An examination of adolescent mental well being and the ‘Glasgow Effect’

Kate Ann Levin

Research output: Contribution to conferencePosterpeer-review


Background There is a growing body of literature examining the existence of a negative ‘Glasgow effect’ on health. Previously, the poor health of Glasgow was believed to be due to high levels of poverty, however more recent studies investigating adult health outcomes have shown an effect over and above that of deprivation.
Objectives The aim of this study was to examine the existence of a ‘Glasgow effect’ in mental well-being and subjective health of an adolescent sample.
Study Design Data from the 2006 Health Behaviour in School-Aged Children cross-sectional survey were analysed.
Methods Data were modelled using multilevel logistic modelling and MCMC estimation methods for outcome measures: happiness, confidence, feeling left out, self-rated health and multiple health complaints (MHC), and multilevel linear modelling and REML estimation for outcome measures: life satisfaction and health-related quality of life (KIDSCREEN-10). The models were further adjusted for family affluence (FAS) and family status, as proxy measures of SES.
Results The proportion of pupils reporting being very happy, always confident and never left out were greater among Glasgow pupils than the rest of Scotland, as were mean life satisfaction and KIDSCREEN scores. Frequencies of MHC and subjective health were not significantly different in Glasgow from the Rest of Scotland. With the exception of life satisfaction, similar results were observed following the modelling procedures, adjusting for age, sex, grade, school type (state or private), and effect sizes increased further after adjustment for FAS and family status. The odds of a Glasgow pupil being very happy, for example, were 1.48 (1.19, 1.83) those of a pupil outside Glasgow. After adjustment for FAS and family status, the odds were 1.59 (1.28, 1.98). Life satisfaction was not associated with Glasgow before adjustment for FAS and family status, although after adjustment, adolescents scored on average 0.18 higher (on a scale of 0-10) than those from elsewhere in Scotland, significant at the 91% level. An interaction term between Glasgow and grade was not significant for any of the outcomes although there was some suggestion that a negative Glasgow effect on self-rated health was emerging by S4.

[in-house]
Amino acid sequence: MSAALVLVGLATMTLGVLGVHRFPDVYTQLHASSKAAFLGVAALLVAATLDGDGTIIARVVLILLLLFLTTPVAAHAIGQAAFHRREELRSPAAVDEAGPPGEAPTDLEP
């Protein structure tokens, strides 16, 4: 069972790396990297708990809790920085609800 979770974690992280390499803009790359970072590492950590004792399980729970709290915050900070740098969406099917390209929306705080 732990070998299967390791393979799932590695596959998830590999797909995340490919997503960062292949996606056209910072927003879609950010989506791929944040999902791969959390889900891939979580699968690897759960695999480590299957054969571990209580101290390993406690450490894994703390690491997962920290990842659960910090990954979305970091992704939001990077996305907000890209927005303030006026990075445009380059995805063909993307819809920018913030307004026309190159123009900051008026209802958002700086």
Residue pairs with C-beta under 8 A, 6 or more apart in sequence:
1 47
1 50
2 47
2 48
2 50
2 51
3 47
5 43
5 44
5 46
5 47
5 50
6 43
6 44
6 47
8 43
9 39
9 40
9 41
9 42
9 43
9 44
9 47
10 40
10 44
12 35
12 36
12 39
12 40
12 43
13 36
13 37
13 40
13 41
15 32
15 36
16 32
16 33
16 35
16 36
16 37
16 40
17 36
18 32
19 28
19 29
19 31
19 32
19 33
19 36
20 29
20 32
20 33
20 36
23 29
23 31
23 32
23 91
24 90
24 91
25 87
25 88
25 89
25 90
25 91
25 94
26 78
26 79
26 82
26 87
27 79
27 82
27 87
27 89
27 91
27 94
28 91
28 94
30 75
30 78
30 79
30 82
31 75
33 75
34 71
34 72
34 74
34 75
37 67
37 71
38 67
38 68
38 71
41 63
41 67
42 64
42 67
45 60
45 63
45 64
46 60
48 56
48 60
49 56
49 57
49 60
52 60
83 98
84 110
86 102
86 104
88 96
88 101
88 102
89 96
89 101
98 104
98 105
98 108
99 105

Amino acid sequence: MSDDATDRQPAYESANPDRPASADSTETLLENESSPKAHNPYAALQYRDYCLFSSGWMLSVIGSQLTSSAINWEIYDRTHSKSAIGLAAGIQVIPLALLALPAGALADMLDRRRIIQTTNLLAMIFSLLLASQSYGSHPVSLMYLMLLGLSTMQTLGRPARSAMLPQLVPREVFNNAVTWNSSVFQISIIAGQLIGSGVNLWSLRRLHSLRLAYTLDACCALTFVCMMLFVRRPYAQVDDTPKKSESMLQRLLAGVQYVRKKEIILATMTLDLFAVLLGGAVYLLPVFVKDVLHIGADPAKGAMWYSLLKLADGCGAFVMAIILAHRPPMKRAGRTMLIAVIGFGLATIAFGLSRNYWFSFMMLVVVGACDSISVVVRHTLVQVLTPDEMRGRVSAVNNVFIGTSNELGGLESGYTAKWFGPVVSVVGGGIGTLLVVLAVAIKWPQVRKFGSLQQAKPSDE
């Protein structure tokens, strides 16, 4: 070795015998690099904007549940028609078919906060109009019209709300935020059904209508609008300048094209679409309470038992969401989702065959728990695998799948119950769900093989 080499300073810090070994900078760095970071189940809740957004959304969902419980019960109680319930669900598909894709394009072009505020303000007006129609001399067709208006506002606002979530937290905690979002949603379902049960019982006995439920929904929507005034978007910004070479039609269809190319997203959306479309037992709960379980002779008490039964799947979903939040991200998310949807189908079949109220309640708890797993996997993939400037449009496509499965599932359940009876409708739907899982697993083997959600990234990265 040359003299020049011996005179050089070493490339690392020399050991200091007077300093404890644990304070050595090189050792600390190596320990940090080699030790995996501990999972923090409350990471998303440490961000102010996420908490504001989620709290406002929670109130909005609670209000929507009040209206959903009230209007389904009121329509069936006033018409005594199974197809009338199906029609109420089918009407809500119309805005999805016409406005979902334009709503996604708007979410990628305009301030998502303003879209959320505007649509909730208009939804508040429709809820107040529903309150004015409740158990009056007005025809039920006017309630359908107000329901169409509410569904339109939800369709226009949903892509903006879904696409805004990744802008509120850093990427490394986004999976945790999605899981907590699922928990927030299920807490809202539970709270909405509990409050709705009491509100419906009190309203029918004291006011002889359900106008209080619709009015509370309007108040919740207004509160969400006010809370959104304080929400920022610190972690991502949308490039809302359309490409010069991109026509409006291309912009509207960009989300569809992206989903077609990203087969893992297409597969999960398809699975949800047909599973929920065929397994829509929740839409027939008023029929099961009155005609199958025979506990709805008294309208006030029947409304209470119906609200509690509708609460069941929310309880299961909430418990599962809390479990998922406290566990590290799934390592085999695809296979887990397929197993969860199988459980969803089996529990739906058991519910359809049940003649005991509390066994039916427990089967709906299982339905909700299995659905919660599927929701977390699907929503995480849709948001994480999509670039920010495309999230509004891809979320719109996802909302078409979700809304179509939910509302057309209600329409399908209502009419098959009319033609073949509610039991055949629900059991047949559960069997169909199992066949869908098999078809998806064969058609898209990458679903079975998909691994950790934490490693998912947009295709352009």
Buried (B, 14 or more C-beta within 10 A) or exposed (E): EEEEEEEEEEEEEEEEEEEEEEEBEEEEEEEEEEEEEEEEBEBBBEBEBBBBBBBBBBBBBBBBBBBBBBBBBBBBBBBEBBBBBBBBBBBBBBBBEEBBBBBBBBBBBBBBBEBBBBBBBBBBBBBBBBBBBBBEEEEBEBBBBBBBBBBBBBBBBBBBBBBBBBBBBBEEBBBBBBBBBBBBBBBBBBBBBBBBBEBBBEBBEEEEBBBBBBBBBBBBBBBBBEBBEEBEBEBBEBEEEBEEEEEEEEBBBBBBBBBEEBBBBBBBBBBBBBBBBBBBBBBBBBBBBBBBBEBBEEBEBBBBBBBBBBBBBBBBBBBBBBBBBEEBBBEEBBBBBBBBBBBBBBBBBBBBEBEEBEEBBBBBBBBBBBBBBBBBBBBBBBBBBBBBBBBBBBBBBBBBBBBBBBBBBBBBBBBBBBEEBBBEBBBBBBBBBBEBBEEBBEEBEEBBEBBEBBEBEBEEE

Conclusion The ‘Glasgow effect’ may not be all bad. The findings suggest that during adolescence mental well-being is more prevalent in Glasgow relative to the rest of Scotland and that this is especially the case after adjustment for family affluence. Further research is recommended to investigate the Glasgow effect during this life stage.

Original languageEnglish
Publication statusPublished - 2011
EventSociety for Social Medicine Annual Meeting - Warwick, United Kingdom
Duration: 14 Sept 201116 Sept 2011


ConferenceSociety for Social Medicine Annual Meeting
Country/TerritoryUnited Kingdom


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